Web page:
There is no standardization across various governmental agencies in protecting the privacy of health information used for research, according to this report. This report, noting that research can have “profound importance to the health of the nation,” allows expanded use of health information for research.

Especially unsettling were the arguments made in the report concerning secondary use of health information under the guise of “quality improvement.” The report said: “[I]f the data are adequately protected to address issues of individual privacy, individual informed consent should, in general, not be required.” They also observe that a process of “informed participation,” which they define as a process in “which institutions design quality improvement interventions and educate and engage patients about their obligations to help improve quality” will “allow the vast majority of quality improvement projects to go forward without triggering [a research-like informed consent process].”

The report itself is very difficult to read and to realize what they are actually proposing while protecting our privacy. CCHC president Twila Brase summarizes the key concerns being proposed, saying that they will:

· Allow Sale of Your Medical Data — Authorize sale of your ‘de-identified' but not ‘unidentifiable' medical data to “support the business model of NHIN" - the proposed online national health data system. This could include your genetic information—or DNA, which is always identifiable. (p 23)

· Limit Your Consent Rights — Define when you can consent to your data being accessed for a broad array of “secondary" uses and when you cannot, including uses such as government tracking and government access to your entire medical record. (p 22)

· Abolish and Prohibit Real Privacy Laws — Abolish the power of State legislatures to enact privacy laws that actually protect patient privacy (federal law now allows State law to trump the federal HIPAA “no privacy" rule) (p 30-31)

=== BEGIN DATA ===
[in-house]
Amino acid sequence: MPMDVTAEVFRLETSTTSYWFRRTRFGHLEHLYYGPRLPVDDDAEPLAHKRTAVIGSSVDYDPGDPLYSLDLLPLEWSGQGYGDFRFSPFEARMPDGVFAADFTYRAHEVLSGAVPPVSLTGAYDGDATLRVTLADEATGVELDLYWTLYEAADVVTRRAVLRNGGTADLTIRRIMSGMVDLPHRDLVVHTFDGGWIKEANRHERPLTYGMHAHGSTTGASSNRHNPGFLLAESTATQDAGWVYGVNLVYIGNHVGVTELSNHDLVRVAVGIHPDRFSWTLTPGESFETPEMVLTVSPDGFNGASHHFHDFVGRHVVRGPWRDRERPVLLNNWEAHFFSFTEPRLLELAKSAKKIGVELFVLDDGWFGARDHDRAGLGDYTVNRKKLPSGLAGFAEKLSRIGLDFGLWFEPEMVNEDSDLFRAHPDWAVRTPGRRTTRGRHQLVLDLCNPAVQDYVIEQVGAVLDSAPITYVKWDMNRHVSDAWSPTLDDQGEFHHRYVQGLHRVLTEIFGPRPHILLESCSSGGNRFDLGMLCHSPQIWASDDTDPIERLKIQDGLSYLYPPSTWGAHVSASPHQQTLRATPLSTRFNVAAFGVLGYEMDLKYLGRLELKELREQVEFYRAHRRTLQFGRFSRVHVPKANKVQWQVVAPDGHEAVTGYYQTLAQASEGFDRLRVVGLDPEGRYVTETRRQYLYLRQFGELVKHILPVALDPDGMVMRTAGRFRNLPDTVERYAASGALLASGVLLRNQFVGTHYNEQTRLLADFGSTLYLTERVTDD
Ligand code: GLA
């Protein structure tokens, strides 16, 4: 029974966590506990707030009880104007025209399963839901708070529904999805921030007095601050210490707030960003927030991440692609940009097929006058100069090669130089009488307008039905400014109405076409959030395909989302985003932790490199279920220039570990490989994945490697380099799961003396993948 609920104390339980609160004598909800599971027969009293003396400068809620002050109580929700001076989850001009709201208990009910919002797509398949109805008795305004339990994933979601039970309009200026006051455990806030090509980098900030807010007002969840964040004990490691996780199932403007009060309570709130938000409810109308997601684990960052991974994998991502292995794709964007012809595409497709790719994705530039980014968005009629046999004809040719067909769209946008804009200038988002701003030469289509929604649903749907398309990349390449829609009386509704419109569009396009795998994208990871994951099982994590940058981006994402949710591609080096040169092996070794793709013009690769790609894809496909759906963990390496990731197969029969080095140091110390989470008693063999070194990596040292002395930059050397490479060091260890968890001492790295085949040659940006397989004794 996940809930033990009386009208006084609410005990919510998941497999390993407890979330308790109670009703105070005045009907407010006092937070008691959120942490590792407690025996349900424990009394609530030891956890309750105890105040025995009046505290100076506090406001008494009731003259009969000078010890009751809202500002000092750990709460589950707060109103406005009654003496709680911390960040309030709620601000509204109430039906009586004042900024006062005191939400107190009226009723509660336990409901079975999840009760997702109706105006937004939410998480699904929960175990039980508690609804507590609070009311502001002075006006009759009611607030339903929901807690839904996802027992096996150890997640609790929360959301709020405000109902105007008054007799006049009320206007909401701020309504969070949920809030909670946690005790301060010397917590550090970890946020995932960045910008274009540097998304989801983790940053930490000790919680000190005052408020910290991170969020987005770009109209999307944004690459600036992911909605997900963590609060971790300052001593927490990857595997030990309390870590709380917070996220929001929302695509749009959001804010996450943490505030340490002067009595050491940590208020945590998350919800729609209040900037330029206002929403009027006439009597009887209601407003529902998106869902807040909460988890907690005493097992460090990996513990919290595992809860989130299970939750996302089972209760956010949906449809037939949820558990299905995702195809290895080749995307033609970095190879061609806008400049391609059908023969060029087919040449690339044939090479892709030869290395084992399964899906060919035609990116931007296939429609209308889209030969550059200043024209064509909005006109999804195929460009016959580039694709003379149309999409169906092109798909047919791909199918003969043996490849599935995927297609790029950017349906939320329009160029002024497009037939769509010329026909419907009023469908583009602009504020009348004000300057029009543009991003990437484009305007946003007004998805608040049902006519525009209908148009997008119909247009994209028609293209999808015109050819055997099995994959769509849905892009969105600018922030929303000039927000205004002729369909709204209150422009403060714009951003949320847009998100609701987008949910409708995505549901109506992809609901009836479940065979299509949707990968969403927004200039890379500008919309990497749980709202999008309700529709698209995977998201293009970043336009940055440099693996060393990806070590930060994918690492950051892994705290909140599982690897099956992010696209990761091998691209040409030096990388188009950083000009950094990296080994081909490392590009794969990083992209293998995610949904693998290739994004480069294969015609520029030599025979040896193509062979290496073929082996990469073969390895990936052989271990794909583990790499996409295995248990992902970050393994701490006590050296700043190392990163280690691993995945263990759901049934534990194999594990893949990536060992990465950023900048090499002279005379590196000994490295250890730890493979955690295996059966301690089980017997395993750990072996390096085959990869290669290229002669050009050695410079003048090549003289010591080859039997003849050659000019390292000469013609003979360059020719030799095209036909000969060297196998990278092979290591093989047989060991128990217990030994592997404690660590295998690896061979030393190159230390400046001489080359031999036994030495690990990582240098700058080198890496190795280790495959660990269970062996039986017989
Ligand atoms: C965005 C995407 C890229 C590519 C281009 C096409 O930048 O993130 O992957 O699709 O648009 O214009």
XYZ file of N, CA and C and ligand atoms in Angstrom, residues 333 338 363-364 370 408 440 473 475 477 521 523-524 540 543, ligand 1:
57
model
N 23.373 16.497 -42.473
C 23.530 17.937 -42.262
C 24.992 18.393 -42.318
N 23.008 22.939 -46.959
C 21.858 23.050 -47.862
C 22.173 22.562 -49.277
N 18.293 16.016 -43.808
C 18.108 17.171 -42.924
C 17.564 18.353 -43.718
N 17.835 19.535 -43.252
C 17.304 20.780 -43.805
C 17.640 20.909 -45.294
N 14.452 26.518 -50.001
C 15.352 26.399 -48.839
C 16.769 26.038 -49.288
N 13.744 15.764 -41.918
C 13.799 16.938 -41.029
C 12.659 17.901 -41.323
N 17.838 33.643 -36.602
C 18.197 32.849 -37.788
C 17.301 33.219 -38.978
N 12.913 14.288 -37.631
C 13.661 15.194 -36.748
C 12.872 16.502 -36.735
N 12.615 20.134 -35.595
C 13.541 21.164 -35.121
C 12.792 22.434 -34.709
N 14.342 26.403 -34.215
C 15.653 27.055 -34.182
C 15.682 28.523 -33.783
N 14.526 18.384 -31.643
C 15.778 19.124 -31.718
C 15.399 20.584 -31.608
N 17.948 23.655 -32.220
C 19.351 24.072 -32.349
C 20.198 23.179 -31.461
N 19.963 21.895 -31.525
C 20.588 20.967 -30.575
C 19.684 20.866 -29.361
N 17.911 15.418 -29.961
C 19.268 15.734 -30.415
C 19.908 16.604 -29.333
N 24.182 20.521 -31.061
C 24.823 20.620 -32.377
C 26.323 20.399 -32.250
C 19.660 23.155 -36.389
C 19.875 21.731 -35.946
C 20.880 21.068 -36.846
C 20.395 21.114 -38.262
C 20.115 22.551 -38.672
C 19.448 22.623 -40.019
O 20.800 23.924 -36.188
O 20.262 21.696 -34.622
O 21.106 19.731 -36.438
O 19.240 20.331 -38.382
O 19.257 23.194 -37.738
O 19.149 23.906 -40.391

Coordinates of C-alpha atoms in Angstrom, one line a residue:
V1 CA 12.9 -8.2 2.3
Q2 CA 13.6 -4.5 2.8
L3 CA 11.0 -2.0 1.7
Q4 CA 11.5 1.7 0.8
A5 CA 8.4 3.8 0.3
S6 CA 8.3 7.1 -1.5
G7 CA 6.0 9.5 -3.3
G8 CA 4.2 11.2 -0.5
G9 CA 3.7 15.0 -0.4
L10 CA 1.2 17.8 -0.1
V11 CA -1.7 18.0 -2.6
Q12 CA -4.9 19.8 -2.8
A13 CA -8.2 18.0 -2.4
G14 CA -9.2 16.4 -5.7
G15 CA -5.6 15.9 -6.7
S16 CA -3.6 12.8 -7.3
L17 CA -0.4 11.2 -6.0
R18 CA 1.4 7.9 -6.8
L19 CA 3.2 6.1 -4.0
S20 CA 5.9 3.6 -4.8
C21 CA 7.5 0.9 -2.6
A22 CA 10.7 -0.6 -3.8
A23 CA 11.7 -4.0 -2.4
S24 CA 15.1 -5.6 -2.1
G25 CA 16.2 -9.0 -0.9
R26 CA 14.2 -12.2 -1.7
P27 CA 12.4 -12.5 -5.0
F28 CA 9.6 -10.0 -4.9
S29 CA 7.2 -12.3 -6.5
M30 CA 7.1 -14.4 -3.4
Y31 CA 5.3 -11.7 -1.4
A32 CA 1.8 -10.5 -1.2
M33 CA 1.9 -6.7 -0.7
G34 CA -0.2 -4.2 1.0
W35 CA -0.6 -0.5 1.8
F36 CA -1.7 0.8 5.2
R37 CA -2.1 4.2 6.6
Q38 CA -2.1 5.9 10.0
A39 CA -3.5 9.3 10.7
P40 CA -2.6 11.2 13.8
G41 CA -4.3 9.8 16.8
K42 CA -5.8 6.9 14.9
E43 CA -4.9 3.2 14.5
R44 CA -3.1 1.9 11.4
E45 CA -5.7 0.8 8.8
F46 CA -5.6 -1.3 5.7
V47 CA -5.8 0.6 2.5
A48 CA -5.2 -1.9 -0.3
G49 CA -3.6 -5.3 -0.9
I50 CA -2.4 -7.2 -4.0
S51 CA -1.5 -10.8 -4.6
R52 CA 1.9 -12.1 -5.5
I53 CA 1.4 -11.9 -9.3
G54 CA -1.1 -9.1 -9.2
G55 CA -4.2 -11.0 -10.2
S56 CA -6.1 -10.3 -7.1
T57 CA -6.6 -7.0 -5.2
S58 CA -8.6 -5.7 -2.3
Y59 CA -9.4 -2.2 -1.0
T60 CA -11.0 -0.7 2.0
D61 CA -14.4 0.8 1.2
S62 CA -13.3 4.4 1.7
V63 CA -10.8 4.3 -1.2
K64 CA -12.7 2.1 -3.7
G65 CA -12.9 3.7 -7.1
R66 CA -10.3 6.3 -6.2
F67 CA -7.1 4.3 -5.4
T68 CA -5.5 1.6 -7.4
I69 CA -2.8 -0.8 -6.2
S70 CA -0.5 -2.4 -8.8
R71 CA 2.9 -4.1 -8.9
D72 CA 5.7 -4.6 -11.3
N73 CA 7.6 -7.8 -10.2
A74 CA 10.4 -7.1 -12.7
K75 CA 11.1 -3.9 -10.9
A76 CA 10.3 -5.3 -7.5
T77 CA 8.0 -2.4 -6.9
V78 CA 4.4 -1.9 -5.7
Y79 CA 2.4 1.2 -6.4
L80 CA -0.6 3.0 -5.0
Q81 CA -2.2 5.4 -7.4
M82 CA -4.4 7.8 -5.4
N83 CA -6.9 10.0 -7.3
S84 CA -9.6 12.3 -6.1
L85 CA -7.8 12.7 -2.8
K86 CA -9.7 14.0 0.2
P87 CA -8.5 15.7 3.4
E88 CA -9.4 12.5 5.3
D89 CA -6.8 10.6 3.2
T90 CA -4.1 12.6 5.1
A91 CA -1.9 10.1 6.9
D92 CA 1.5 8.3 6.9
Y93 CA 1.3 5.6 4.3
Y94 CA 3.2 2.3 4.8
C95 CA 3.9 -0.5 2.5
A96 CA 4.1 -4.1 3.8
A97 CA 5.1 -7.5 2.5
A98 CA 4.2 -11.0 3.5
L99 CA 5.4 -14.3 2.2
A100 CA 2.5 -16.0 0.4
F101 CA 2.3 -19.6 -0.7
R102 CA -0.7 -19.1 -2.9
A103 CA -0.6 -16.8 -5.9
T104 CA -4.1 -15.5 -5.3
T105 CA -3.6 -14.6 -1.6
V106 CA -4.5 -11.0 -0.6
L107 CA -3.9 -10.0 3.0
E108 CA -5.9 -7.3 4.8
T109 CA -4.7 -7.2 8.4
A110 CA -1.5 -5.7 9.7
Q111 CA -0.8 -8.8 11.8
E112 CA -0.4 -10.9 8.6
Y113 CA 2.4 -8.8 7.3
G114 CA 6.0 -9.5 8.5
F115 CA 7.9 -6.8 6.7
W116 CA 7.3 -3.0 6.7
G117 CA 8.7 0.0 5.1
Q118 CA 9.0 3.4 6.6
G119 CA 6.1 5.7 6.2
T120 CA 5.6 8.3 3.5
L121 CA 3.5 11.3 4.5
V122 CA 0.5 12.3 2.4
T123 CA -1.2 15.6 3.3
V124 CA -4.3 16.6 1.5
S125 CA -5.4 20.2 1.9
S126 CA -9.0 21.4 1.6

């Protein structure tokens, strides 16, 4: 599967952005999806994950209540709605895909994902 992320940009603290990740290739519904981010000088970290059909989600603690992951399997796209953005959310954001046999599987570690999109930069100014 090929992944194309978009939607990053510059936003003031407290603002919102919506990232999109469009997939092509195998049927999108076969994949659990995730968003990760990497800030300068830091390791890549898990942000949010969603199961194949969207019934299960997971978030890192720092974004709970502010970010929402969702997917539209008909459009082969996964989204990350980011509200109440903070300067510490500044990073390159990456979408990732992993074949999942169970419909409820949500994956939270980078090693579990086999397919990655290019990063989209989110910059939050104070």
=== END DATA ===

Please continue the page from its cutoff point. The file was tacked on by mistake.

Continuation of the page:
· Expand Access to Your Data — Force all organizations and websites with health data to abide with HIPAA, the federal “no-privacy" rule, thus giving them federal authority to share your data extensively without your consent. (FYI, the term ‘patient consent' does not exist in HIPAA) (p 30)

· Enable Tracking of You and Your Doctors — Specifically authorize your data to be used in a way that could harm you: in so-called “quality improvement" activities (eg. electronically tracking your doctor's treatment decisions and financially penalizing him or her less if your treatment doesn't follow one-size fits-all treatment directives.) (p 26)

· Enable Data-Mining, Patient Profiling and Data Linking — Expanding the definition of research to include "quality improvement"could re-define data-mining, profiling patients and doctors, and linking of your data across multiple databases as “research." The Feds allow [public health] research without your consent or knowledge. Only consent from a Institutional Review Board is required. (p 28)

The public has until this Tuesday, November 6, to submit their comments to Debbie M. Jackson, Senior Program Analyst at the National Center for Health Statistics, CDC. Here is her contact information:

3311 Toledo Road, Room 2339

Hyattsville, MD 20782

(301) 458-4614


The CCHC suggests comments along these lines:

I want a health care system I can trust. My medical record is mine. Anyone who wants access to my private data for any purpose must be required to get my informed, written consent. There should be no "secondary uses" without my consent.